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Nope -- still true, at least for the larger organizations. They have their ways and they don't use volunteers to the best advantage -- I don't mean skill set, but mean that they don't train/supervise properly to get the best result.
-- Rita
Yes, some certainly do have "their ways". A sample of experiences...
Story 1 : This may be a small town effect, but I was actually not called back by a local senior center.
I wanted to hang out and play cards or checkers of chess or read books for visually impaired folks or shut-ins. They wanted me to answer telephones or use my car to take folks to appointments. I declined both and said call me if you change your mind. They never called. My guess is there is some sort of hierarchy and all new people get stuck on phone duty or it's nothing at all.
Story 2: So I went to the local VA clinic. I did volunteer driving for almost 2 years with the DAV. It was fun. The passengers (mostly guys) were great and wicked flirts with me.
But a huge fight broke out and escalated between the local office and the parent office over some nonsense. I tried to ignore it, but it was a big negative. It reminded me of w*rk. But I hung in there.
Then came the day when the AM driver made the run despite a forecast of lake effect snow and high wind warnings (up to 35 mph gusts). I did the PM run and was barely able to keep the van on the road. I walked every passenger (80 yr young guys with mobility issues) to their front door through 5 inches of snow and ice.
They were all worried I would get back OK. I did, but it was white knuckle all the way.
When I reported the situation, one of the schedulers told me he disagreed with my annotation on my trip log that the conditions were an extreme safety hazard to the passengers and driver. Um...hello ?
So I took the test of the year off. There is no shortfall of drivers. Until the schedulers take our safety seriously, I cannot in good conscience continue.
Story 3: Food bank. Started in January, going great. No drama.
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Great Reading
Old 06-17-2010, 10:07 AM   #105
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Great Reading

Came across this thread and is very timely now that I am 13 days from ER. I am having the nightmares about how to build a new routine after w*rking for so many years. I have talked with the wife about how I need to learn to relax and be content with not being constructively busy all the time. The notion of "being" instead of doing caught my eye.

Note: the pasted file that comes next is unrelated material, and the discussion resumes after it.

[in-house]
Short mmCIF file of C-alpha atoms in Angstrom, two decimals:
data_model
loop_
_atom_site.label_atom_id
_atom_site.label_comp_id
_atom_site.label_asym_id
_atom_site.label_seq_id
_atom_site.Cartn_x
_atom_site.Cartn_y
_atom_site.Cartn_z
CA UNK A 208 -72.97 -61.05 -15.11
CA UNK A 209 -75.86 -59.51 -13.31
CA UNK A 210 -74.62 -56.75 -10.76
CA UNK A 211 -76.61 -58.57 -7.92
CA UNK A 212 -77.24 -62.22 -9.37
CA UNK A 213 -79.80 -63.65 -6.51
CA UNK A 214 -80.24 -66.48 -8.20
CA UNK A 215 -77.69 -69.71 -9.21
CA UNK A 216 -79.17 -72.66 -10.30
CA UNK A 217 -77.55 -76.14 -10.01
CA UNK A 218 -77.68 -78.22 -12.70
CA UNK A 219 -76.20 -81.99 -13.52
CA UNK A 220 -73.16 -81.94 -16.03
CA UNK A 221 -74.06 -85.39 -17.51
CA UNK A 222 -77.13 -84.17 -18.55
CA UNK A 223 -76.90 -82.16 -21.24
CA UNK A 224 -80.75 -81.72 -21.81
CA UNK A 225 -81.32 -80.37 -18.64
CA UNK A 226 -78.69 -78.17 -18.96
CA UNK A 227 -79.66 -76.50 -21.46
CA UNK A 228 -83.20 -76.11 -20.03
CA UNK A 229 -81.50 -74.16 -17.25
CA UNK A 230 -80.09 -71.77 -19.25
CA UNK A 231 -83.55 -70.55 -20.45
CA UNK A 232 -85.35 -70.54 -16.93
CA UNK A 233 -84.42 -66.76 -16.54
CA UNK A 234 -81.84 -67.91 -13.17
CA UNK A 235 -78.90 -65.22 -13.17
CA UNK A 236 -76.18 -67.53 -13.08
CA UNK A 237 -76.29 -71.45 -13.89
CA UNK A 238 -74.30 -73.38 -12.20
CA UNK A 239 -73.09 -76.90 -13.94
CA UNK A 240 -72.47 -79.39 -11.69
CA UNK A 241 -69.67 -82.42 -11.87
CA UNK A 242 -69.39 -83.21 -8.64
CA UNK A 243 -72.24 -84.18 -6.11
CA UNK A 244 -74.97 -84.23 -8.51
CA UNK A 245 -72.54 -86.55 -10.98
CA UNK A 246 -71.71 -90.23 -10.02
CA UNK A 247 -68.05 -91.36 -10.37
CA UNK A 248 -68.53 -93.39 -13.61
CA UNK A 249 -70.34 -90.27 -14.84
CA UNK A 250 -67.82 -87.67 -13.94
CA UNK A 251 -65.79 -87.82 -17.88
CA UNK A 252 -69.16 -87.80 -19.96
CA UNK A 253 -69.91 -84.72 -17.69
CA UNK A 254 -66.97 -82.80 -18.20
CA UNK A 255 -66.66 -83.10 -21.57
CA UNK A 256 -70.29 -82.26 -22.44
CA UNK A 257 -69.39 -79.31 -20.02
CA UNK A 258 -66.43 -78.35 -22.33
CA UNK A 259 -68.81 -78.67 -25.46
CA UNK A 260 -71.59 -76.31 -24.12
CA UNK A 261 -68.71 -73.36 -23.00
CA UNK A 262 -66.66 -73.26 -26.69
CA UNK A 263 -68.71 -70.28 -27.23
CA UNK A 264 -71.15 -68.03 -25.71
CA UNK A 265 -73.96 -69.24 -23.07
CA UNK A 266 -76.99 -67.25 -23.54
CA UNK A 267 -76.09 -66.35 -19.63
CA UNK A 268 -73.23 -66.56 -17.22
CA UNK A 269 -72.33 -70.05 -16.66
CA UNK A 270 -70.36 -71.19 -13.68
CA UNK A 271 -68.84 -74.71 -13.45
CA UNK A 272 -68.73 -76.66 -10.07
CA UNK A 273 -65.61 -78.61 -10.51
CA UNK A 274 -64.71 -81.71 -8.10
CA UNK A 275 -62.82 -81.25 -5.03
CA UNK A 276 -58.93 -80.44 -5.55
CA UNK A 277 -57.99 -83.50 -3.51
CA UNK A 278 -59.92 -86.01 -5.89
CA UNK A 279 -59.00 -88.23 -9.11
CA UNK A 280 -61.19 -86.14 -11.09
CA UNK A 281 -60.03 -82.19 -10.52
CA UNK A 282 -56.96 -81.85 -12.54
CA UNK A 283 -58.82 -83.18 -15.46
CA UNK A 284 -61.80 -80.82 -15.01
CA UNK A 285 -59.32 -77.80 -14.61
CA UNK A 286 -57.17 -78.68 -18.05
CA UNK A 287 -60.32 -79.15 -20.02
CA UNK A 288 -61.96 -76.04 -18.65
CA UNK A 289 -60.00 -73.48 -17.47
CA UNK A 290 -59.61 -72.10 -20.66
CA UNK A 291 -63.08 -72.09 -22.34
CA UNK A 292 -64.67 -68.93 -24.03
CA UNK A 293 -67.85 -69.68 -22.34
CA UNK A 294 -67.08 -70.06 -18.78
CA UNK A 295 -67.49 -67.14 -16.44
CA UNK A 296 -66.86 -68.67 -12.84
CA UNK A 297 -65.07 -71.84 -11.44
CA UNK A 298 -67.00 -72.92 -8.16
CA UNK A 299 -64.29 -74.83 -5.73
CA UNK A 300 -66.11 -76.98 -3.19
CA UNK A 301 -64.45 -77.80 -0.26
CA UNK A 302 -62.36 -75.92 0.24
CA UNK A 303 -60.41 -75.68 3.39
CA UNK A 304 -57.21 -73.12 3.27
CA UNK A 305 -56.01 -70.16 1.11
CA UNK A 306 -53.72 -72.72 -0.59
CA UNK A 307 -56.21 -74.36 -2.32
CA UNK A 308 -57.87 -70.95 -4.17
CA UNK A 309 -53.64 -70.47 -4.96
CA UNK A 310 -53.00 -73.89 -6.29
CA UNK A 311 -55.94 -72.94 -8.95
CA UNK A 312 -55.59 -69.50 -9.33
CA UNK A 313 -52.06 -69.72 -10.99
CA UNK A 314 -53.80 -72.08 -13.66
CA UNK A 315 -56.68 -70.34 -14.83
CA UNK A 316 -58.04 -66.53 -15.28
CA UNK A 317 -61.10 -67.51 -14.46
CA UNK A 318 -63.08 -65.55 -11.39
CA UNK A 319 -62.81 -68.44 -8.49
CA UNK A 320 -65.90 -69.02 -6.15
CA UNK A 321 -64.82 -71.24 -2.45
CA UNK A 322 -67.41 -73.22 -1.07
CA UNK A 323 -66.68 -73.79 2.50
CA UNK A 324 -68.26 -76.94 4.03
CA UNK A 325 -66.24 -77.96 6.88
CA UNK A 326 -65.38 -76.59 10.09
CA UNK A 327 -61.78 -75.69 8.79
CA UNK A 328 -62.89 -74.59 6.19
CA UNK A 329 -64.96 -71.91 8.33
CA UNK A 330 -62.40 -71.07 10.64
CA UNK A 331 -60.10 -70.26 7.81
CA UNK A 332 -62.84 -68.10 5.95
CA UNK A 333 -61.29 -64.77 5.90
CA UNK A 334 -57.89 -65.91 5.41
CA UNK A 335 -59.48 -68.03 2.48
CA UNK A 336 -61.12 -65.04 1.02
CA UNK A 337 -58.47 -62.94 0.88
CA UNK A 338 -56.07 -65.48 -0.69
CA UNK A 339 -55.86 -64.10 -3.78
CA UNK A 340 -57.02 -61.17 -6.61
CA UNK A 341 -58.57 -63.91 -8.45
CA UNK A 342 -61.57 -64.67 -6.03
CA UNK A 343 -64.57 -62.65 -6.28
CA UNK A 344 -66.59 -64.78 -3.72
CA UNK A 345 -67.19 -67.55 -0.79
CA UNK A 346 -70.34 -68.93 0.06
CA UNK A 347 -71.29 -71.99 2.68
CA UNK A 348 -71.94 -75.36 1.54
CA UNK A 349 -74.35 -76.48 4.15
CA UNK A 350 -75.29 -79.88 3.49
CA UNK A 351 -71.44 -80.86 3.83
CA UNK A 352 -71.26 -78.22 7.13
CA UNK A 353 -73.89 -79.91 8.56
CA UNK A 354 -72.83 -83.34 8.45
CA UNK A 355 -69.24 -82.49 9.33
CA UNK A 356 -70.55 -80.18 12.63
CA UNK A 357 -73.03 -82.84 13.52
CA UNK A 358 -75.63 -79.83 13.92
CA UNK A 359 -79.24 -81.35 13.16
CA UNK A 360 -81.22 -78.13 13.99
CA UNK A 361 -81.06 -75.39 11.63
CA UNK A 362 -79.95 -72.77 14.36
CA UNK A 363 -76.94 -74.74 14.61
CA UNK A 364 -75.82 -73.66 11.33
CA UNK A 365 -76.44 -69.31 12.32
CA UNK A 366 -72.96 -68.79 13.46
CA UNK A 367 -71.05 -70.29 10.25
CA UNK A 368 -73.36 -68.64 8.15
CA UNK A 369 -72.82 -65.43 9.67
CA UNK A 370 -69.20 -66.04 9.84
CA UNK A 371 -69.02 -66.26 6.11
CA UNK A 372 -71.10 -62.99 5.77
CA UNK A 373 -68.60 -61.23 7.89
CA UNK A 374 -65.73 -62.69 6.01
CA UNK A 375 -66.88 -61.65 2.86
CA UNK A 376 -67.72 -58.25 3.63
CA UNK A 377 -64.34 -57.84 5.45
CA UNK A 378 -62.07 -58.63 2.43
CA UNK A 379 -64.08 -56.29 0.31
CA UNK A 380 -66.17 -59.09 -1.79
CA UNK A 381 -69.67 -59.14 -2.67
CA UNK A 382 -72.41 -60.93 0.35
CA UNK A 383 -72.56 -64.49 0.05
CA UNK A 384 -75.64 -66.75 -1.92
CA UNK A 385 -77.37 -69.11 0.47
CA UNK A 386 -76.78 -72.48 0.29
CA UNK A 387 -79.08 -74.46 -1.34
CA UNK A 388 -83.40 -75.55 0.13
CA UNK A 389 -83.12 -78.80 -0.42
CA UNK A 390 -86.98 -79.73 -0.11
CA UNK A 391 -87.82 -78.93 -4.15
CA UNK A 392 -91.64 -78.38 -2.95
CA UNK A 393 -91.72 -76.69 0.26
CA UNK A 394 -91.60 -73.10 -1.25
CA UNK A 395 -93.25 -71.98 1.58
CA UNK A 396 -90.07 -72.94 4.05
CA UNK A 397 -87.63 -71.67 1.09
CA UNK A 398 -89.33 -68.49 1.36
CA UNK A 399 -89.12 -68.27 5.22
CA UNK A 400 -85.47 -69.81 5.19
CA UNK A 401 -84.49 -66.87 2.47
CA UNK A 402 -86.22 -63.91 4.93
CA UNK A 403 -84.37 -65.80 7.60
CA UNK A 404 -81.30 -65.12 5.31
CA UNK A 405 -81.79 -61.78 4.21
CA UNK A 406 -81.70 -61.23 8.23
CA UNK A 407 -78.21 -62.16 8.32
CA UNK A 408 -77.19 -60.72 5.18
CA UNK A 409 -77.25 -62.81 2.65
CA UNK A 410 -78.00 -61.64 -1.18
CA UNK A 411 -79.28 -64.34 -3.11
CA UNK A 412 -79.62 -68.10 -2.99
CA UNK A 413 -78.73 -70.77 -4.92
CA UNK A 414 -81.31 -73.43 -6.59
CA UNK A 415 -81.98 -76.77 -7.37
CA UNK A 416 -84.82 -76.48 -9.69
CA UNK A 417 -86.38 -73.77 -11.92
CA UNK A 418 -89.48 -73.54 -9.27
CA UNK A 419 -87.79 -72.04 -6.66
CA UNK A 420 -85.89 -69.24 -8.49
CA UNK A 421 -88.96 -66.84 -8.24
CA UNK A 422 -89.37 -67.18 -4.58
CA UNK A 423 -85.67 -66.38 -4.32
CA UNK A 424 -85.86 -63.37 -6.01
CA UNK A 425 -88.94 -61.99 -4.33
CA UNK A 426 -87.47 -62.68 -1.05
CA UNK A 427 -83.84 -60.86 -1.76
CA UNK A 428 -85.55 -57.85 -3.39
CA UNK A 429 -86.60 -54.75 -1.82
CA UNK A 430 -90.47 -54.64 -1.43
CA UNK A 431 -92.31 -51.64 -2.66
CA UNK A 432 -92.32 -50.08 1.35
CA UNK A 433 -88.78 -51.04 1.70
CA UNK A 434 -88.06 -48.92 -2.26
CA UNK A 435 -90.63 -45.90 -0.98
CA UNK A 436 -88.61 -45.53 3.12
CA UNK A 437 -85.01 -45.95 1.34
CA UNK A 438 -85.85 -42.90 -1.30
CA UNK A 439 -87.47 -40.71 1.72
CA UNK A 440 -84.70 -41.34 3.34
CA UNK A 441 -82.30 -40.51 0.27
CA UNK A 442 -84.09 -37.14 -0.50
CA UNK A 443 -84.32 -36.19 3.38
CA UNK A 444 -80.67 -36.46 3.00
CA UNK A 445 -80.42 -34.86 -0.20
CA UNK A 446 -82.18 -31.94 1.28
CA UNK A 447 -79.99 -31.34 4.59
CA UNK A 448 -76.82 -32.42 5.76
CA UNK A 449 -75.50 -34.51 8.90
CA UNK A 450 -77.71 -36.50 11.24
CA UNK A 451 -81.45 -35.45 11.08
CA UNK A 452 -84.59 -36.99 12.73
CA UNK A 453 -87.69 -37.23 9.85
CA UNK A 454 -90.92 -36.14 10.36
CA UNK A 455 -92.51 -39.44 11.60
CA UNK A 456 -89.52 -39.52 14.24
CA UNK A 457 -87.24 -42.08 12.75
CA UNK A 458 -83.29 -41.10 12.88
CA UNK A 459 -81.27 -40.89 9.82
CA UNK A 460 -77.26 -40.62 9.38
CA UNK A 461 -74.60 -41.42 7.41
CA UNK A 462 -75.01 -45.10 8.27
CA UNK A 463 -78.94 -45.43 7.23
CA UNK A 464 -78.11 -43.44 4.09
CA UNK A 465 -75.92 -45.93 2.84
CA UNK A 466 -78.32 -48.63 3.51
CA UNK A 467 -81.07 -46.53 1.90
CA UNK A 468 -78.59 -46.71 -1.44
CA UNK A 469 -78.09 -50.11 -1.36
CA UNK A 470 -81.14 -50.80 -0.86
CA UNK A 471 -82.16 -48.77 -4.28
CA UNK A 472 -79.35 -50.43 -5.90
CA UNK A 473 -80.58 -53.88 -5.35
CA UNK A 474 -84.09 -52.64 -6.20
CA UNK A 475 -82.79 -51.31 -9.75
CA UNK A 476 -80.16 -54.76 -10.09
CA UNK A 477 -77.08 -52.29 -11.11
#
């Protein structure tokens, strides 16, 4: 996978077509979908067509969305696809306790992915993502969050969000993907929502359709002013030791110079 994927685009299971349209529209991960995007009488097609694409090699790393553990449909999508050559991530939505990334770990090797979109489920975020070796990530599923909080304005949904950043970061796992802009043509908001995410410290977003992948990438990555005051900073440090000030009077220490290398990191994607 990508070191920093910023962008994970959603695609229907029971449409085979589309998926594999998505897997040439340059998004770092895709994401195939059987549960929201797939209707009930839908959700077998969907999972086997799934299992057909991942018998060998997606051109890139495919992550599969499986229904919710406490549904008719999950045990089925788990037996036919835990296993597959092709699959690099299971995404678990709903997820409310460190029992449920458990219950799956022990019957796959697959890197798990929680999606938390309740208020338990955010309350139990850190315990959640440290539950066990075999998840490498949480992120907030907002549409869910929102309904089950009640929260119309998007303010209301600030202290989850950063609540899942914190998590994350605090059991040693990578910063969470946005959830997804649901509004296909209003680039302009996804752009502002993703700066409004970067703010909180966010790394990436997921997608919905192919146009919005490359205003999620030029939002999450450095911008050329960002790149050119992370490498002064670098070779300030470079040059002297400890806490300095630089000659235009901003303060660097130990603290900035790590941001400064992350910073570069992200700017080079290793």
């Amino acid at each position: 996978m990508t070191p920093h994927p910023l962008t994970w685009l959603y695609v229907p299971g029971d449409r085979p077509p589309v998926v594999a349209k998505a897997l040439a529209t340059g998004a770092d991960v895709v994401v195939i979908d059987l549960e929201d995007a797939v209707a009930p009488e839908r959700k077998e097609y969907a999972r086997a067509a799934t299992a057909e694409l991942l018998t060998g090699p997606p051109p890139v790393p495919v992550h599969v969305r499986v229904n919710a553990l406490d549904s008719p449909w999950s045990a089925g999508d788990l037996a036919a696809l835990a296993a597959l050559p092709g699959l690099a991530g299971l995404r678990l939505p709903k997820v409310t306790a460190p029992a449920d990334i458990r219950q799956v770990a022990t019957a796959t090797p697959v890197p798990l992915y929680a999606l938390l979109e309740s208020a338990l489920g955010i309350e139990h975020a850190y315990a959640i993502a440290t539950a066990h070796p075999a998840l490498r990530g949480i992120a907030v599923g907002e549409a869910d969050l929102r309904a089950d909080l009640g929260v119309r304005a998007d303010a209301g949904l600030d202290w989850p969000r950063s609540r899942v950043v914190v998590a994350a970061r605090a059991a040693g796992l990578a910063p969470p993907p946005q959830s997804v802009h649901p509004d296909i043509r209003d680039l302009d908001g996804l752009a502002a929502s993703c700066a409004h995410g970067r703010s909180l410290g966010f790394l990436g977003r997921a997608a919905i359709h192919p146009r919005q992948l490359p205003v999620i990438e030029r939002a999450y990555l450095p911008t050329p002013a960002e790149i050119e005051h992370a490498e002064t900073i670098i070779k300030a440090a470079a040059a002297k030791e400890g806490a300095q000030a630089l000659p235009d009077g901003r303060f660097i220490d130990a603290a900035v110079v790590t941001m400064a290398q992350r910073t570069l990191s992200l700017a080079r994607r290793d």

I know it will take some time to adjust, but nervously looking forward to the future at this time.
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Old 06-17-2010, 10:49 AM   #106
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Came across this thread and is very timely now that I am 13 days from ER. I am having the nightmares about how to build a new routine after w*rking for so many years. I have talked with the wife about how I need to learn to relax and be content with not being constructively busy all the time. The notion of "being" instead of doing caught my eye.
I know it will take some time to adjust, but nervously looking forward to the future at this time.
(FAQ archive) But... what will I do all day?

Before ER, "What will we DO all day?!?" is one of the top three worries.

After ER, this rapidly sinks to the level of "Just exactly what the hell was I worried about?!?"
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Old 06-17-2010, 12:20 PM   #107
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(FAQ archive) But... what will I do all day?

Before ER, "What will we DO all day?!?" is one of the top three worries.

After ER, this rapidly sinks to the level of "Just exactly what the hell was I worried about?!?"
Yup, I still don't have enough hours in the day. Don't know how I managed to find all that time for work before.
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Old 06-17-2010, 12:32 PM   #108
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I never had trouble figuring out what to do (other than chores) on Saturdays, when I was working. I do a lot of the same things now that I am retired, but now I have the whole week instead of just Saturdays.

I have been pretty busy. In fact, I just posted on another thread that I haven't even had time to watch a single DVD since retiring (though we have been to the movie theater two or three times). I haven't done any of the things on my "list of retirement activities", such as birdwatching, playing the piano again, taking classes, and so on. I just don't have time. I sleep late, enjoy Frank's company, post on the forum, read, and putter around the house. Life as a retiree is wonderful.
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Old 06-17-2010, 02:27 PM   #109
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Good post Nords.

It was very "Dude" like!